Date: 2/3/18 5:53 am From: 'Dan Stringer' via Colorado Birds <cobirds...> Subject: [cobirds] Bent County, Prowers County, Kiowa County, Crowley County
Yesterday Tom Whitten and I did an ambitious southeast circle, a 60 species winter day but we covered a lot of ground to find the birds, starting early in Bent County at Ft Lyon Wildlife Easement, then to Van's Grove, John Martin Reservoir, Hasty Campground, then Prowers county to Lamar Community College Woods, Thurston Reservoir, then Kiowa County to visit Upper Queens and Lower Queens Reservoirs, Neenoshe Reservoir, then up through Eads and west to Lakes Meredith and Henry in Crowley County.
Highlights in Bent County were a huge number of Snow Geese with Ross's mixed in at John Martin Reservoir, many thousands on the water with Bald Eagles standing on all sides of the surrounding ice, with wave after wave of white geese coming in above us for over an hour. At Hasty campground below the dam we saw three Greater Roadrunners in less than ten minutes, it was a bit of a stunner. They were walking in the short grass, bug-catching. In Prowers County, Lamar Community College woods had a large concentration of American Robins and a few Townsend's Solitaires focusing on the junipers, along with a Yellow-rumped Warbler, a Ruby-crowned Kinglet, and two Northern Cardinals. At Thurston Reservoir we saw something interesting, eight Red-tailed Hawks and one Rough-legged Hawk lined up on the shoreline, with ducks swimming near and sometimes right in front of them...the hawks ignored the ducks, it appeared that the high water had receded, leaving fish in small pooled areas, with the hawks standing in a row dining together. In Kiowa County at Upper Queens Reservoir were massive numbers of Snow Geese, I'd estimate over ten thousand. Neenoshe Locust Grove with a Merlin on guard was quiet.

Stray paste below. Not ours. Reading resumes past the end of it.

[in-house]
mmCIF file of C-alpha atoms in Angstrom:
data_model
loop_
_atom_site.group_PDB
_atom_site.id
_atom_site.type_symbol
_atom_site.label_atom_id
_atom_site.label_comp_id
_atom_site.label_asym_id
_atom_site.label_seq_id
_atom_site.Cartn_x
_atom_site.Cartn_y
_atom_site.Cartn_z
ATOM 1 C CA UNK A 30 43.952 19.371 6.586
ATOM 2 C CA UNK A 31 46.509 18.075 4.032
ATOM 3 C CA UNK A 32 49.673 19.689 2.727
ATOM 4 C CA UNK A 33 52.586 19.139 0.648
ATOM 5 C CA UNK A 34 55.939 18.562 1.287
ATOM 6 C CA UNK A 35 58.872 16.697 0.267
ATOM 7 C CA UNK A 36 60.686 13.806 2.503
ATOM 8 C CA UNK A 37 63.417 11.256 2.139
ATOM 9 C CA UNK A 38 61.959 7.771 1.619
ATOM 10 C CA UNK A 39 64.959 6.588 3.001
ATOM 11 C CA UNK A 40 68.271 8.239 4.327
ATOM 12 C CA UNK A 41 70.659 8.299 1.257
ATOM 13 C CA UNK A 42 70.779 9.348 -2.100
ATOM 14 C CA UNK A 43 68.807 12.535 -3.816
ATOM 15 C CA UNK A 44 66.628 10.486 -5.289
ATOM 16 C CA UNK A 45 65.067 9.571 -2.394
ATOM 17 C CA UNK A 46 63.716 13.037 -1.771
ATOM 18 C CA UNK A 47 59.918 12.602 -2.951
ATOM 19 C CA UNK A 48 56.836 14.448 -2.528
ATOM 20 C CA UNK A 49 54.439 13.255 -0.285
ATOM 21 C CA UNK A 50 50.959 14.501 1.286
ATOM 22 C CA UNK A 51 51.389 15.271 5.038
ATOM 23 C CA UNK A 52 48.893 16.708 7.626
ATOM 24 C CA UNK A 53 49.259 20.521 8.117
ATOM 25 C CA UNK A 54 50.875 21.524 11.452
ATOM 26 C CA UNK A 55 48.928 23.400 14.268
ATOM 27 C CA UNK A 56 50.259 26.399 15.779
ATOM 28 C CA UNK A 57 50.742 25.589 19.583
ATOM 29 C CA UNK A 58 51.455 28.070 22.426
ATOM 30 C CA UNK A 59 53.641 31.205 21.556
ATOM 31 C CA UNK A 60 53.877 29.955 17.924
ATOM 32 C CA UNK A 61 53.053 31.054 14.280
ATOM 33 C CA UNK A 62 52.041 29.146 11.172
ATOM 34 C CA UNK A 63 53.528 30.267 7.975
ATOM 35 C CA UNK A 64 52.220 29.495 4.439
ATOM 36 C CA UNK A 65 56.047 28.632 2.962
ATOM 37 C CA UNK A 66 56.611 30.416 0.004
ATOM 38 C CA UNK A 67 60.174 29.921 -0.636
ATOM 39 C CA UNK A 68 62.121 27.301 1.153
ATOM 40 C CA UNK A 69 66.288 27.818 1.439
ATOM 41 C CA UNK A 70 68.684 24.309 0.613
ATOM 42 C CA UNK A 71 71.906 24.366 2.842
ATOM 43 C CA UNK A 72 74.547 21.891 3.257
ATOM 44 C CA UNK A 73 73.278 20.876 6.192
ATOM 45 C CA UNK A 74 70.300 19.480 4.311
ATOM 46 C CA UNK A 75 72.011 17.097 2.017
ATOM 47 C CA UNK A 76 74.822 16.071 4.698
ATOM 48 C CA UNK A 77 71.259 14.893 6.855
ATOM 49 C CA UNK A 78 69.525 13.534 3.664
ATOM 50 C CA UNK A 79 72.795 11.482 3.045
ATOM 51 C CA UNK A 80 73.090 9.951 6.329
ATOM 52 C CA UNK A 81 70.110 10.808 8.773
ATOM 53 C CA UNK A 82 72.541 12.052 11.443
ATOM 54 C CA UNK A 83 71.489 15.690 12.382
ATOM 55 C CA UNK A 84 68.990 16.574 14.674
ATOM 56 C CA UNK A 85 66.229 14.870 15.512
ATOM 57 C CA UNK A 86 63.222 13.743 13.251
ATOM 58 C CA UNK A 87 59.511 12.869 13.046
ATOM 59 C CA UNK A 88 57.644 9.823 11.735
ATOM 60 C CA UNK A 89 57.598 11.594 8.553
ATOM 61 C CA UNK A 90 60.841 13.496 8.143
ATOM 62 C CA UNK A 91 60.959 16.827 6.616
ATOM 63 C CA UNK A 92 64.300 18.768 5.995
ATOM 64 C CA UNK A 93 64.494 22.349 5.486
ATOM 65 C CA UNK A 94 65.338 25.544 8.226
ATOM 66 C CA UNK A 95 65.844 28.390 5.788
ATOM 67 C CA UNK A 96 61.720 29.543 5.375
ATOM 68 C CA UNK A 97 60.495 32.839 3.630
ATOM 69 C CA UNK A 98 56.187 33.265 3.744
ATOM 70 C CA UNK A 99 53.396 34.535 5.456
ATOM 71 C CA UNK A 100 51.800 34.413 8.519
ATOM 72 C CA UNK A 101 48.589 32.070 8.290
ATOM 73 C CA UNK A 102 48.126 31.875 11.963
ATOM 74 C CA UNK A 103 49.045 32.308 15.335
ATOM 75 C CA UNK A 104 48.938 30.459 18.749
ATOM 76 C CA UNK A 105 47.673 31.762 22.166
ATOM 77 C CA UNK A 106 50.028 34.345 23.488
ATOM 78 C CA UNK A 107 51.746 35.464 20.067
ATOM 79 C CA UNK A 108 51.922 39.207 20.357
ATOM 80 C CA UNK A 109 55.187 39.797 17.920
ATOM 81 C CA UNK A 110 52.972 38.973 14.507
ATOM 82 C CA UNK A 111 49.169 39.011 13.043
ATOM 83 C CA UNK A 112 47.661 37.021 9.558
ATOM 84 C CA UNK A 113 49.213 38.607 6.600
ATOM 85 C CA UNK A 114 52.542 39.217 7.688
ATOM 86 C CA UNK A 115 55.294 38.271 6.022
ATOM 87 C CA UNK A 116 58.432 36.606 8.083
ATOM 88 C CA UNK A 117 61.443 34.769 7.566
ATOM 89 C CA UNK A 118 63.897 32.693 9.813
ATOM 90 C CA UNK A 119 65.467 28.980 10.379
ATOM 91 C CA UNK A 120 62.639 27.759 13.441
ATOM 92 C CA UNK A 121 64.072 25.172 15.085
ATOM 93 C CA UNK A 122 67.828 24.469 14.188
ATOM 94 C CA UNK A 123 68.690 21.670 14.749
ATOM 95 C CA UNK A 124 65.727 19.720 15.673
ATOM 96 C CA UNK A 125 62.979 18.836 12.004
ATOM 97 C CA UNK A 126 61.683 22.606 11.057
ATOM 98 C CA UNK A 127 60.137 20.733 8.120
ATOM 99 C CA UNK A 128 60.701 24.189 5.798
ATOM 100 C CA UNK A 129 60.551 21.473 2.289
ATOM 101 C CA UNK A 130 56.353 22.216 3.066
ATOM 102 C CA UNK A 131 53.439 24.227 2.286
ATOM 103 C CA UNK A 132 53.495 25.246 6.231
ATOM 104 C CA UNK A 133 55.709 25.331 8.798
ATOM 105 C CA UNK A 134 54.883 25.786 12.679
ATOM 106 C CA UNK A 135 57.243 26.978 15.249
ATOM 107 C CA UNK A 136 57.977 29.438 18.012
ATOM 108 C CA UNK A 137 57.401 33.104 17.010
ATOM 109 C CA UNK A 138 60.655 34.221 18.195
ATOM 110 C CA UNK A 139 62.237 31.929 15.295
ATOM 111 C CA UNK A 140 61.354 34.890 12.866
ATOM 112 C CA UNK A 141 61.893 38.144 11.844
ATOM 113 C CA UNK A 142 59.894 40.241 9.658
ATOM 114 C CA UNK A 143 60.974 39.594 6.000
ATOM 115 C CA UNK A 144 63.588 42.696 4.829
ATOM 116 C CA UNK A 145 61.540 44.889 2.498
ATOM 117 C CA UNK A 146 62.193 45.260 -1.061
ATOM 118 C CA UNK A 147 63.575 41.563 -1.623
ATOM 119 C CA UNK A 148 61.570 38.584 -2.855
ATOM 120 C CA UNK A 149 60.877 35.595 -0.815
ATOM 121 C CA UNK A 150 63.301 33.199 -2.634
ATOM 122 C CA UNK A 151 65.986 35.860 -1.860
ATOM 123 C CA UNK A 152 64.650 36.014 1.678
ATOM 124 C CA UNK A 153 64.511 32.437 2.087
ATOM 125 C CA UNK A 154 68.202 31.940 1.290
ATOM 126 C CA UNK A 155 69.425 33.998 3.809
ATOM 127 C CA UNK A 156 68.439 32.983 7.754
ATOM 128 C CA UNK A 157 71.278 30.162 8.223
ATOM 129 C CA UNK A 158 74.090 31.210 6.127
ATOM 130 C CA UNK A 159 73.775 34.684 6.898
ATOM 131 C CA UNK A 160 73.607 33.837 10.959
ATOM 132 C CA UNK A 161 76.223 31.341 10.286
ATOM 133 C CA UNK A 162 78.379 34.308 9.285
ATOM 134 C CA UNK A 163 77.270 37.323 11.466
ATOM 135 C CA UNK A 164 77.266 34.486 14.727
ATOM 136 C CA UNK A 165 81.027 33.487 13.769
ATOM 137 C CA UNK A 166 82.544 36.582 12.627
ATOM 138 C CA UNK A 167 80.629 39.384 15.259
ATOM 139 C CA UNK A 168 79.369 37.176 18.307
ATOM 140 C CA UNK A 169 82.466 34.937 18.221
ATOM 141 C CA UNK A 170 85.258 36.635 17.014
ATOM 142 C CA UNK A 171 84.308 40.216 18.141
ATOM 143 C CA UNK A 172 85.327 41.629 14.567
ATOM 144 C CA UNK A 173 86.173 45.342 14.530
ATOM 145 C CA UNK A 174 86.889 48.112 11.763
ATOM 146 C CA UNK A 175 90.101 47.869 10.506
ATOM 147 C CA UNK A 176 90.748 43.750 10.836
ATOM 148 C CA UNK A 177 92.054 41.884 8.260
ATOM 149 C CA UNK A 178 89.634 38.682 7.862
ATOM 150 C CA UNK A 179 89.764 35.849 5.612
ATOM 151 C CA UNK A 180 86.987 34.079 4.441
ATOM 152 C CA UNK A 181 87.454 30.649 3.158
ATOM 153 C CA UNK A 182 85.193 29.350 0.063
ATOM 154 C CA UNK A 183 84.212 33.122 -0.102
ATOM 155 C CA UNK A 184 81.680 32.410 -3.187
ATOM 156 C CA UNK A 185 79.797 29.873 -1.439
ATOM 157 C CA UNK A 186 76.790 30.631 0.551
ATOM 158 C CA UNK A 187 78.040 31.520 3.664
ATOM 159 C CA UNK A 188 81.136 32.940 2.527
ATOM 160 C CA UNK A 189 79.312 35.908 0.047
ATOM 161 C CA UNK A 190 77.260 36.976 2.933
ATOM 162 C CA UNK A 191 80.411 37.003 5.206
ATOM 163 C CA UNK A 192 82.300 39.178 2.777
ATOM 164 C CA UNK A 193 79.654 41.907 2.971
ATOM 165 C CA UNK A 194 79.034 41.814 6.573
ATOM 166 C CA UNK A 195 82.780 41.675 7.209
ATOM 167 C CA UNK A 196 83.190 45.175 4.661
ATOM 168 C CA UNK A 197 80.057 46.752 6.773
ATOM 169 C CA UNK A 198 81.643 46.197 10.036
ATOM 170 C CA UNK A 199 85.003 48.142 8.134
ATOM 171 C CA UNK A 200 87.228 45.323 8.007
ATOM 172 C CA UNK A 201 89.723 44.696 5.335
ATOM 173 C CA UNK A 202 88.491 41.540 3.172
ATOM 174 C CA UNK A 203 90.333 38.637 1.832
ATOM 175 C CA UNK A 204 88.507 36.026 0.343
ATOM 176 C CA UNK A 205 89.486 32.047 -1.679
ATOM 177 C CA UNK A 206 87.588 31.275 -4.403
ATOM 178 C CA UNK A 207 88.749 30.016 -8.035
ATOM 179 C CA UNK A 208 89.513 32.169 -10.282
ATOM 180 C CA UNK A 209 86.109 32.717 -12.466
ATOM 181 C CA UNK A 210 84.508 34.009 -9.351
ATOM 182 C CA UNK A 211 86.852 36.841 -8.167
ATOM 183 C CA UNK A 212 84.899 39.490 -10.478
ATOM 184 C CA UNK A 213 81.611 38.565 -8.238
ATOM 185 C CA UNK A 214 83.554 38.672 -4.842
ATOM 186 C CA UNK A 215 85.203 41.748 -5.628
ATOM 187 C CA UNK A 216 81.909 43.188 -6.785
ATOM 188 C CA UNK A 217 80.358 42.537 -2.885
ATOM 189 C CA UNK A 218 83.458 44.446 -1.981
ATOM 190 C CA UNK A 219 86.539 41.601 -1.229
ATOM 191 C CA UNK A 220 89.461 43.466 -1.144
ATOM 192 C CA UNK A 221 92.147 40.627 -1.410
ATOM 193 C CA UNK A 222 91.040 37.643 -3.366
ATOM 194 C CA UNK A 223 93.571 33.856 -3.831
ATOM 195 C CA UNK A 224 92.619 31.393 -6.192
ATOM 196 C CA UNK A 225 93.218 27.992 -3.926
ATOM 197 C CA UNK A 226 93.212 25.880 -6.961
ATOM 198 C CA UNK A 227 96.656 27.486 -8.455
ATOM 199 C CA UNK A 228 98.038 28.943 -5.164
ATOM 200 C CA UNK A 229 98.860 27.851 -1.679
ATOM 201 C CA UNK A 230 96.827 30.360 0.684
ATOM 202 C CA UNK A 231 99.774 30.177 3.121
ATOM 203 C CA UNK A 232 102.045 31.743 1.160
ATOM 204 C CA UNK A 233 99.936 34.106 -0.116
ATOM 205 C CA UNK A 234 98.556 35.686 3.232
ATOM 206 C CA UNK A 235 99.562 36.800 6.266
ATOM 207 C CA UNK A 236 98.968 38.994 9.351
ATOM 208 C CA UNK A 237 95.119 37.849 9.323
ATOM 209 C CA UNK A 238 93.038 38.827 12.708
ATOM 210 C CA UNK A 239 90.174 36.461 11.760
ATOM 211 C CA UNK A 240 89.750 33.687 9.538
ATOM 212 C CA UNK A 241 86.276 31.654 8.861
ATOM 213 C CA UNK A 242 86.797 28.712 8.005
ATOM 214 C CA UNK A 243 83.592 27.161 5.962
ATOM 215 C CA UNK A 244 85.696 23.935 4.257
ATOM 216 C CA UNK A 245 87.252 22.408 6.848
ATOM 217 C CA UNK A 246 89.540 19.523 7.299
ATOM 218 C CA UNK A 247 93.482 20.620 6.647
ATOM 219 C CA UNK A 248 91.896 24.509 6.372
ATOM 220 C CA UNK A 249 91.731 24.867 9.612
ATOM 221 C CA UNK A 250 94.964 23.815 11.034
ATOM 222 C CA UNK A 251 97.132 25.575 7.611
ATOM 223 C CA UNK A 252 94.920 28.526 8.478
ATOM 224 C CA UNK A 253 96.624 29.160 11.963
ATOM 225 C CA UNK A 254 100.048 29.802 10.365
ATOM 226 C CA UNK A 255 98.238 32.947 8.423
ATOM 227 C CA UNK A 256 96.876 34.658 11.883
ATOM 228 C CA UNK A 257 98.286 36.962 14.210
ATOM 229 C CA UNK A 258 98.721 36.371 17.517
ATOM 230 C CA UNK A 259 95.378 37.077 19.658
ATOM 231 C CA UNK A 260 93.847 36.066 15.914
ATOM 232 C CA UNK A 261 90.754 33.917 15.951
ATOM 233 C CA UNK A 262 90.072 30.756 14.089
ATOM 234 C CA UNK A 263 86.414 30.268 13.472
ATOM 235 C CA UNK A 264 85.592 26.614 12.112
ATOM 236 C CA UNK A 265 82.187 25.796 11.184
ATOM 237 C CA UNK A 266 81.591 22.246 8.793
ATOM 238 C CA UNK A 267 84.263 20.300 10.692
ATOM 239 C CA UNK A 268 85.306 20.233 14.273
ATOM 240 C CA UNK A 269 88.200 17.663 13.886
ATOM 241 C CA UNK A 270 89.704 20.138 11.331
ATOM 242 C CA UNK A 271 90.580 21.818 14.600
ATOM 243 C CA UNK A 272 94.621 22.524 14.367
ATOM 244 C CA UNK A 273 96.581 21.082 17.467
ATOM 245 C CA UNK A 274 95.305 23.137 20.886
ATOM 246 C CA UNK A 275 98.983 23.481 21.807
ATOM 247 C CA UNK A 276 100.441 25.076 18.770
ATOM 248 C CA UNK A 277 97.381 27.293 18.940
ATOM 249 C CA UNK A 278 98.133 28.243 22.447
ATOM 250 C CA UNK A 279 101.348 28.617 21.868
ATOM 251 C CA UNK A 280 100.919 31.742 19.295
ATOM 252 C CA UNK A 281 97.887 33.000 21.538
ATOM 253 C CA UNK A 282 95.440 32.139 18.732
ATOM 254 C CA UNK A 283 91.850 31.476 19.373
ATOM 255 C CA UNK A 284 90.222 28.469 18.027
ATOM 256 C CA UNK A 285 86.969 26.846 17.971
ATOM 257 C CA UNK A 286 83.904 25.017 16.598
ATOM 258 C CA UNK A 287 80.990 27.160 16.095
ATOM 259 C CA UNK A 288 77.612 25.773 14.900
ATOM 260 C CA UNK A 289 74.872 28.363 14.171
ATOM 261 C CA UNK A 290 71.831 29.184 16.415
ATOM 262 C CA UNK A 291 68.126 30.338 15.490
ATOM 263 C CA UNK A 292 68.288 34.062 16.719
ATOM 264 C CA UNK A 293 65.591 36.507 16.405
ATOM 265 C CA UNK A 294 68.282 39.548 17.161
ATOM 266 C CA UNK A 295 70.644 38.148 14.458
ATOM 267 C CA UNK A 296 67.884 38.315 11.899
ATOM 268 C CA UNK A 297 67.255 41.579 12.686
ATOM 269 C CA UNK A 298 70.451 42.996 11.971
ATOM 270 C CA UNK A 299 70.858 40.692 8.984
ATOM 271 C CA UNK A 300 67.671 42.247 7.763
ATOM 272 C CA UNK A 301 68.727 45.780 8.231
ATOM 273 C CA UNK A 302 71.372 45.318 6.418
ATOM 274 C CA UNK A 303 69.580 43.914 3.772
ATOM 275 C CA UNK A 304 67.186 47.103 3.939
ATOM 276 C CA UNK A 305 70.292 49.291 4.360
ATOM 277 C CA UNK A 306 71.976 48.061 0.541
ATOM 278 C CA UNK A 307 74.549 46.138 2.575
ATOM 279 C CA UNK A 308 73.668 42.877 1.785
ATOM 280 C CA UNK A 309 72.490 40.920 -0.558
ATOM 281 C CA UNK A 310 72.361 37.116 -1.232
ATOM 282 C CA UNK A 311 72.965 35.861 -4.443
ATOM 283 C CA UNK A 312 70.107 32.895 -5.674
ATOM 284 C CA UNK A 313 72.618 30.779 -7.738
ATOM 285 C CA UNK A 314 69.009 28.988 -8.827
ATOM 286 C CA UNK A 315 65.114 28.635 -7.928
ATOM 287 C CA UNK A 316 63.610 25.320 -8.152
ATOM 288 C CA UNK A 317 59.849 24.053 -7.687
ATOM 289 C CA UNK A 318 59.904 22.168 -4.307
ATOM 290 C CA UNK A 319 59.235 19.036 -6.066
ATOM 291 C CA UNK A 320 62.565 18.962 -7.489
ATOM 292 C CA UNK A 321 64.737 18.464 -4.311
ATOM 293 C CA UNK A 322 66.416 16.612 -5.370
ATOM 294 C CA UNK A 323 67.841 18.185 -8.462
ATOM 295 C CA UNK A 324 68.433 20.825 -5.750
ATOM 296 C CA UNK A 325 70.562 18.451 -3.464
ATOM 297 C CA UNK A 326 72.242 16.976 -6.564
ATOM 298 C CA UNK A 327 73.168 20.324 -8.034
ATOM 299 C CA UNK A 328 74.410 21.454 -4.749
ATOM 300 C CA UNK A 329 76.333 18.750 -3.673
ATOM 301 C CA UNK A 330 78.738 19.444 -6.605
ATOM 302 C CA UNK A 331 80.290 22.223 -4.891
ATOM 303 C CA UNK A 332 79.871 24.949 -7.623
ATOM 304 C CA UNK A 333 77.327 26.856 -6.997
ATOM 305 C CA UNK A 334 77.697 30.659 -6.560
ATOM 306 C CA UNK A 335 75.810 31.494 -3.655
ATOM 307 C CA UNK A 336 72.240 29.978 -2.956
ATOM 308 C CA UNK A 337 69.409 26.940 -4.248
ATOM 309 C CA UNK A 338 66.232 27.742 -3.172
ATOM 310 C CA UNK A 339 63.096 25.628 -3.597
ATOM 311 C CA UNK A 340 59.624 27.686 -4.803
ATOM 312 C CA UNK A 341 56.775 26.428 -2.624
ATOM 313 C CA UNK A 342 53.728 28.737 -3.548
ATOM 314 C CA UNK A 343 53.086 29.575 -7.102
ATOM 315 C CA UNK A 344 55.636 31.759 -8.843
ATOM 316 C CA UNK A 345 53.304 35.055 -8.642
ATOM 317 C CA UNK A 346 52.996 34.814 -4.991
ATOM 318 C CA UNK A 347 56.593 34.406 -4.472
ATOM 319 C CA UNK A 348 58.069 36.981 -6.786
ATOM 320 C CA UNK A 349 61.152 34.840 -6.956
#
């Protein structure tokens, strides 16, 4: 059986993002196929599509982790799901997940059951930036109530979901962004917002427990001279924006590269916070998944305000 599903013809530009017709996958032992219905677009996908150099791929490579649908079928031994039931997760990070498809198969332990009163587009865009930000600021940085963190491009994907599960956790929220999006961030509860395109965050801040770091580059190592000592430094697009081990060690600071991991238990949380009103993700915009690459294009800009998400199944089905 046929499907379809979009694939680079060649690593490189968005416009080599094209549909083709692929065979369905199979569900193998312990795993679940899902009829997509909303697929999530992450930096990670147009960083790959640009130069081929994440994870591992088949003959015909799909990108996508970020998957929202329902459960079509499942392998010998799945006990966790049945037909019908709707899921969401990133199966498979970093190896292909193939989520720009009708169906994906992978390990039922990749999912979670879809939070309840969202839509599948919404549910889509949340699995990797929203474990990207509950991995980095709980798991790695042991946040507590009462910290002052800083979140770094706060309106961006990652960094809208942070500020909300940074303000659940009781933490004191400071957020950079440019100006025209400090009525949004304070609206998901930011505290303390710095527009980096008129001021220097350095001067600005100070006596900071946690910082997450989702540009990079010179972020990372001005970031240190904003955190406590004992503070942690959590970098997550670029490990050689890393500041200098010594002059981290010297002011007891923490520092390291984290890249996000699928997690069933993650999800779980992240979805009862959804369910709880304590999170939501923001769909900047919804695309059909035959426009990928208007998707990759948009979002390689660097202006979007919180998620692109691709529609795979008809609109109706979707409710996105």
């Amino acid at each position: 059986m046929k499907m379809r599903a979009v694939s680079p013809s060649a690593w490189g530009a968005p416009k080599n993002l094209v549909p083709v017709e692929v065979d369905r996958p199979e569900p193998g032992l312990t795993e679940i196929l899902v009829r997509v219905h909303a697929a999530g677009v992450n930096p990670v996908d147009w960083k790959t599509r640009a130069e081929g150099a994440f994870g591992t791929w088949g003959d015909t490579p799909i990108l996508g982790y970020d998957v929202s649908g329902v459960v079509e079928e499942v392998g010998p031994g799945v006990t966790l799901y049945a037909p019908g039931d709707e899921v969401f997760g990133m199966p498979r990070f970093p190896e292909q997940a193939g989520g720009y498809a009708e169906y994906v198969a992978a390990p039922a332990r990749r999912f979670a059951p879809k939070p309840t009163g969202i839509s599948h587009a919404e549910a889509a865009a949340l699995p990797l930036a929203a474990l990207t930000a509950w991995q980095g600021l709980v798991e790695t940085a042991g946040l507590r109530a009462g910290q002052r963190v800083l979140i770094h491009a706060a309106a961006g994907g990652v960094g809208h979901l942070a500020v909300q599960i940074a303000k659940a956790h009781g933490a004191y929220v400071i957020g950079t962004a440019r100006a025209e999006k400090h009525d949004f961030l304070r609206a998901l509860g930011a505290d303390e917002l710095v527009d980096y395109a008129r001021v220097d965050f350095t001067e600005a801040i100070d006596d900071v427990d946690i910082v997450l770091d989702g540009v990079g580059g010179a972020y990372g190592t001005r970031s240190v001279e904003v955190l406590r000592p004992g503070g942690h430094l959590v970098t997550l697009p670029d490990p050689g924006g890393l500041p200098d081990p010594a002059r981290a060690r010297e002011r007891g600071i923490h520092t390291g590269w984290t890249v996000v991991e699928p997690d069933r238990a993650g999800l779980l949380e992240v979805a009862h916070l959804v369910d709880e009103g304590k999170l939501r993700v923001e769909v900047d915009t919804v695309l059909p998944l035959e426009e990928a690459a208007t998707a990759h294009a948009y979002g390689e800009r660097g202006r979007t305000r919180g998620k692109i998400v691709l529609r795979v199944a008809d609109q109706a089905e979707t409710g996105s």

Other than John Martin which was mostly iced over, the reservoirs were all open water, the large numbers of Western Meadowlarks and Great Blue Herons seemed indicative of the mild winter we've had, eight raptor species with very high counts were seen at all locations, including a couple Harlan's Red-tailed Hawks, two Prairie Falcons, a Merlin, over 40 Northern Harriers, many Ferruginous Hawks including more dark-morphs than I'd previously seen, and lots of Rough-legged Hawks. Perched American Kestrals and Northern Shrikes were plentiful and it occurred to me that they had a lot to choose from with all open ground, no snow cover. Notable misses were no Loons, no Longspurs.